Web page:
High Court: AIB application for summary judgment refused due to EU rules on unfair contracts

AIB has had its application for summary judgment against a farmer and his wife refused by the High Court.

Delivering the judgment, Mr Justice Max Barrett stated EU rules on unfair contracts imposed a duty on the Court to assess whether a contractual term falling within the scope of directive was unfair; in the circumstances it was necessary for the case to proceed to a plenary hearing.


In the High Court, AIB sought to enforce summarily a loan agreement of 5th February 2009, that was executed between it and Mr Peter Counihan and Ms Mary Counihan.

The loan agreement involved a refinancing of previous borrowings that were extended to enable the Counihans to buy additional frontage to their existing farmstead, and in the proceedings it was contended by the Counihans that each of them was acting as a consumer within the meaning of the Consumer Credit Act 1995 when they executed the loan agreement.

The Consumer Credit Act

The loan agreement between AIB and the Counihans was documented as a business loan. Notwithstanding that it was executed with two parties, Mr and Ms Counihan claimed to be consumers within the meaning of the Consumer Credit Act 1995, however the loan agreement did not purport to comply with the requirements of that Act.

Notwithstanding that the loan agreement appeared on the face of it to be a ‘housing loan’ within the meaning of the Consumer Credit Act 1995, the statement of important information required under s.129 and the Third Schedule of the Act was entirely absent.

Justice Barrett explained that such a breach, if arising, may have consequences for AIB under s.12 of the Act - However, it does not appear that any direct consequences flow under the Consumer Credit Act 1995 as regards the enforceability of the loan consequent upon such a breach, if such a breach arises.

Unfair Terms in Consumer Contract Regulations

Where a bank’s customer is a consumer, the provisions of the applicable banker-customer relationship fall to be construed, inter alia, by reference to the European Communities (Unfair Terms in Consumer Contracts Regulations) 1995, as amended.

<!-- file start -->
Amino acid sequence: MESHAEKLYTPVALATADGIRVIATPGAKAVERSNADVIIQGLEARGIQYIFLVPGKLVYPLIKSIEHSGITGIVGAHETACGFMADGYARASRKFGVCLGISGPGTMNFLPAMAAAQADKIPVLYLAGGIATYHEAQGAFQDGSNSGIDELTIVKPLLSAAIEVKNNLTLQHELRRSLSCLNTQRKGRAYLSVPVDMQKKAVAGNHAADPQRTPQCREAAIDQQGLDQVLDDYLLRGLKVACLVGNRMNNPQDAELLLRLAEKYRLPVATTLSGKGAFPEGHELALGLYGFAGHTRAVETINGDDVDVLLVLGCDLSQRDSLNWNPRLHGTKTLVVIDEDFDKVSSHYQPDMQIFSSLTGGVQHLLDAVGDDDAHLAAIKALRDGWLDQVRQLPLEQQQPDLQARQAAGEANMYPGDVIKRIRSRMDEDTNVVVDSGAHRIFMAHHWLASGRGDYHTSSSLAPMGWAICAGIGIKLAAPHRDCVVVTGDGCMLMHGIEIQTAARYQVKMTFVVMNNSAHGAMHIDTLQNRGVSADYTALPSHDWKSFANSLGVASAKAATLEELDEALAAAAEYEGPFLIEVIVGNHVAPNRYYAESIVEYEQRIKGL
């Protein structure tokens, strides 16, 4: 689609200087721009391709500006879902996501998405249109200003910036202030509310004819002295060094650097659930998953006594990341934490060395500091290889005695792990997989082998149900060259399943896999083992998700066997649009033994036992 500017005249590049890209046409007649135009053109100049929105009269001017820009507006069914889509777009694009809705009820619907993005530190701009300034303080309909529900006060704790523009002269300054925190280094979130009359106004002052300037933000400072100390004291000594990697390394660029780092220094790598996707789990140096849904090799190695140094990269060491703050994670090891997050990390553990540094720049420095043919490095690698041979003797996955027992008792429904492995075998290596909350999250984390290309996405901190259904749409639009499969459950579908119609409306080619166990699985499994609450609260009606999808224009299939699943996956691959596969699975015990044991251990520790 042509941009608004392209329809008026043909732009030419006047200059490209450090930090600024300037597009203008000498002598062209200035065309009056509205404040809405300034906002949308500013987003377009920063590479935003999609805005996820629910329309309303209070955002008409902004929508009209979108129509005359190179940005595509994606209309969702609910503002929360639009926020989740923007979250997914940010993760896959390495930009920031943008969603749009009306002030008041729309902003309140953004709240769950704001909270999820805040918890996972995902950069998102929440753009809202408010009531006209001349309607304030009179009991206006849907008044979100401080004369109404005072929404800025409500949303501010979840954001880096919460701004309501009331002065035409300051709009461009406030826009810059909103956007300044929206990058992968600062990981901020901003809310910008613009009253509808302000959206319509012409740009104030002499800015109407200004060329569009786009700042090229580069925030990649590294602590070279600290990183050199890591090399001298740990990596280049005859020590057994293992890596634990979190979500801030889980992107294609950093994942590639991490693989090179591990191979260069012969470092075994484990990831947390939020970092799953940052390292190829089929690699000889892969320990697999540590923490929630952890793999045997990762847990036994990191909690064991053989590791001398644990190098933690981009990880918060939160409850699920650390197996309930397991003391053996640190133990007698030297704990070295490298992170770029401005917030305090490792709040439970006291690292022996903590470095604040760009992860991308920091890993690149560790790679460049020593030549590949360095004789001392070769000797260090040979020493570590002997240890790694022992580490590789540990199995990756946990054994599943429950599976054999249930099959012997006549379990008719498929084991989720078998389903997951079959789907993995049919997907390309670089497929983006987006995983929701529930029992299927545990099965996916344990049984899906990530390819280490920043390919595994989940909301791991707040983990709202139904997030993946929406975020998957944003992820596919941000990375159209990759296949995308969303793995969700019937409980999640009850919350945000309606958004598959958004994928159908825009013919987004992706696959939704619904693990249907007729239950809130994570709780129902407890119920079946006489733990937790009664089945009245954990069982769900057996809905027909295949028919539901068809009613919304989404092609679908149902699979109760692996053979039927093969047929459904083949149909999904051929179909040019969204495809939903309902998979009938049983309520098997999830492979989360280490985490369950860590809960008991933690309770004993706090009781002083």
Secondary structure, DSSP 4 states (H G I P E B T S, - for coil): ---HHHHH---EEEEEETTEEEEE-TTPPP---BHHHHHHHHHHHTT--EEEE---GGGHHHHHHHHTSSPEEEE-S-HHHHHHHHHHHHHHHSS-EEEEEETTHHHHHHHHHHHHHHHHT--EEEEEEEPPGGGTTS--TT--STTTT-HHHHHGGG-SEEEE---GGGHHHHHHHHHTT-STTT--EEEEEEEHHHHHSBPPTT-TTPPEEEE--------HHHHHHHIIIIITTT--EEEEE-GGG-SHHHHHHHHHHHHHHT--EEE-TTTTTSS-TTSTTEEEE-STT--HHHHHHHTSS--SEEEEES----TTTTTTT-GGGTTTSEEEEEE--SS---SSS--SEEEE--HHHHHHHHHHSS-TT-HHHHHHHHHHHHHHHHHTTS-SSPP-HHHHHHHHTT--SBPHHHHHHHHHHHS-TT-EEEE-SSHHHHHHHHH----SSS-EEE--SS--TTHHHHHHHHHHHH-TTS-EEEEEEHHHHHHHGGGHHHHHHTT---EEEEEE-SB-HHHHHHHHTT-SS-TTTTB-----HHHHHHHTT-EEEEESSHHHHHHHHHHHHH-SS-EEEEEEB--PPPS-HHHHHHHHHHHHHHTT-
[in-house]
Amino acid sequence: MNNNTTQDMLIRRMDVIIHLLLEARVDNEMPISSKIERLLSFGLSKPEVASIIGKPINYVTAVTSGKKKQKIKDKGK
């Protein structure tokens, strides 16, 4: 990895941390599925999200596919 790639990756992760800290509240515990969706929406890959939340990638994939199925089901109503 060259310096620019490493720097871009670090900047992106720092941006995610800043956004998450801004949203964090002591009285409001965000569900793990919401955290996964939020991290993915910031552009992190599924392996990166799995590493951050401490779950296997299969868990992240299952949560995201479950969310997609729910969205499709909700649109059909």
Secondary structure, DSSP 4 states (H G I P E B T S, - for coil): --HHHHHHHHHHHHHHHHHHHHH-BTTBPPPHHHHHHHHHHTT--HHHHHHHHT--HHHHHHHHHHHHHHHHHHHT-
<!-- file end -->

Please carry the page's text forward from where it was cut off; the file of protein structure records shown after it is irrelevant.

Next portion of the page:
These Regulations were adopted in the first instance to implement into Irish law Council Directive 93/13/EEC of 5th April 1993 on unfair terms in consumer contracts (O.J. L95/29, 21.4.1993); and apply, per reg. 3(2), “to any term in a contract concluded between a seller of goods or supplier of services and a consumer which has not been individually negotiated”.

A “consumer”, per reg. 2 of the Regulations of 1995 is “a natural person who is acting for purposes which are outside his business”, the term “business” being further defined, again in reg. 2, as including “a trade or profession”.

After considering Aziz v. Caixa d’Estalvis de Catalunya, Tarragona i Manresa (Catalunyacaixa) (Case C-415/11, Judgment of 14th March 2013), Justice Barrett deduced that Aziz established general principles whereby the Court has a duty to assess whether a contractual term falling within the scope of directive is unfair.

Taking this into account, Justice Barrett was satisfied that a summary application for debt was a classic example of proceedings in which the potentially ruinous consequences for a consumer on the basis of relatively limited argument, require that such an assessment be undertaken if consumers are to be protected in the manner contemplated by Directive 93/13/EEC.

In the circumstances of the case, Mr and Ms Counihan indicated that “the effect of judgment against them at this time would render them all but destitute”.


in his affidavit, Mr Counihan averred that AIB were estopped from enforcing the loan against him; maintaining that “he was advised by certain management-level employees of AIB that the full debt owing by himself and his wife would not be enforced, specifically that AIB would not seek to enforce such security as it enjoys over the Counihans’ family home”.

Mr Counihan maintained that “he and his wife relied on these representations in their dealings with AIB”, and sought to “argue that a promissory, High Trees House-style estoppel now exists between AIB and him that prevents AIB from asserting its full contractual rights against him”.

Justice Barrett was satisfied that this claim to estoppel was not “some wild flight of fancy”, and considering Aer Rianta cpt v Ryanair Limited 4 IR 607, the Court could not say that Mr and Ms Counihan did not have even an arguable defence by virtue of the alleged promissory estoppel arising.


Having due regard to the principles identified in Aer Rianta and Harrisrange Ltd v Duncan 4 IR 1 which summarised the test for granting a summary judgment, Justice Barrett was satisfied the application ought to go to plenary hearing.

As a result, the court declined to grant the reliefs sought by AIB.

  • by Seosamh Gráinséir for Irish Legal News
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